The Himalayan Mountains in Tibet were formed from the movement of plates in the lithosphere.
The lithosphere, the Greek word for “rocky sphere”, is the outermost layer of the Earth. The term is also used to refer to the outermost rocky layer of other solid planets. It is a relatively thin layer, about 31 to 62 miles (50 to 100 km) thick under the oceans and 93 miles (150 km) thick on the continents. This layer is made up of the upper crust, about 3 miles (5 km) thick in the oceans and 40.3 mles (65 km) thick in the continents, and the upper mantle, which makes up the remainder. Separating the crust and upper mantle is the Mohorovičić discontinuity, the point at which rocks become more plastic than solid. Below the lithosphere is the asthenosphere, which continues the upper mantle and is approximately the point at which the mantle becomes liquid.
The lithosphere is the outermost layer of the Earth, separating the crust from the upper mantle.
This planetary shell consists of lithospheric plates, also known as plate tectonics, that move slowly over time periods of millions of years. Its rate of drift is comparable to the growth rate of a person’s nails. Over long periods of time, however, they can create powerful structures, like the Himalayan Mountains in Tibet. Mt. Everest and the other mountains were formed when the tectonic plate under India forced its way into Asia.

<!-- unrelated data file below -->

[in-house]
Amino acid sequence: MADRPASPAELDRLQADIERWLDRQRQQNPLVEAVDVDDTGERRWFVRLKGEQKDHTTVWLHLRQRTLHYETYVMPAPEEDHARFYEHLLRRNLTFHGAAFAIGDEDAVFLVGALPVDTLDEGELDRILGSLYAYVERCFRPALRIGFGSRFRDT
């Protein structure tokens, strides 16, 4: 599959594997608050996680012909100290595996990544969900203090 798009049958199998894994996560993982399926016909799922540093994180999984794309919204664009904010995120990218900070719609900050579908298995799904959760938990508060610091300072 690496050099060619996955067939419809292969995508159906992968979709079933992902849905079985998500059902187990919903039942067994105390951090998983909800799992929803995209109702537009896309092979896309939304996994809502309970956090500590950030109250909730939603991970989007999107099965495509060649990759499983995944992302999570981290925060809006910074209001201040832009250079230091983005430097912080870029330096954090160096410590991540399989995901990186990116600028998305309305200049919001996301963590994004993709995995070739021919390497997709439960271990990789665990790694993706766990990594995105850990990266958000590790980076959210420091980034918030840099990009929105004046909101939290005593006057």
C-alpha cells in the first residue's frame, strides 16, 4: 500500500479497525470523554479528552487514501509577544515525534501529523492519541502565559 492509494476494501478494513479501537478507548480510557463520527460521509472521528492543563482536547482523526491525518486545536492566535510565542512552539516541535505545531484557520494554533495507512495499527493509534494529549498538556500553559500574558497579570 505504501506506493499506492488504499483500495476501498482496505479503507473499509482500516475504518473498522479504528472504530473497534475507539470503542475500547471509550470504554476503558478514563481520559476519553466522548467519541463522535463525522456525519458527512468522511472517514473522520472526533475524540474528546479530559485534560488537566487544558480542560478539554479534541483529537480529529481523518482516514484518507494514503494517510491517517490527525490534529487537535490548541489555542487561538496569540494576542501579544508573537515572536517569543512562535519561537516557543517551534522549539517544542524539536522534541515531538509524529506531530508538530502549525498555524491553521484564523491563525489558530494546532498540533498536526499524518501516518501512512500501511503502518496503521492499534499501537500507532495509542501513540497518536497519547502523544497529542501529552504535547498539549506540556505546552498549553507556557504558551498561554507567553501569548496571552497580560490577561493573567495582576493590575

Australia split from Antarctica 50 million years ago, creating the circumpolar current.
Using careful measurement methods and the study of strata, paleontologists have determined that plate tectonics have spread across the planet’s surface since at least 600 million years ago, when several fossils appeared. During that time, the continents started apart, then merged into the giant continent Pangea, only to split after a few hundred million years and create the continents that people are familiar with today.
Geoscientists study the properties of the lithosphere by examining xenoliths.
Lithospheric activity can have a profound effect on the surface above it. When Australia finally broke away from Antarctica 50 million years ago, it allowed a new ocean current – the circumpolar current – to flow around Antarctica and reinforce its own cooling. This froze the continent, which was once covered in forests, killing all but the hardiest. It also decreased the global average temperature by several degrees.
While humans cannot dig very deep into the Earth’s crust with current technology, geoscientists can study the properties of the deep lithosphere by examining special rocks, or xenoliths, brought in by deep volcanic tubes.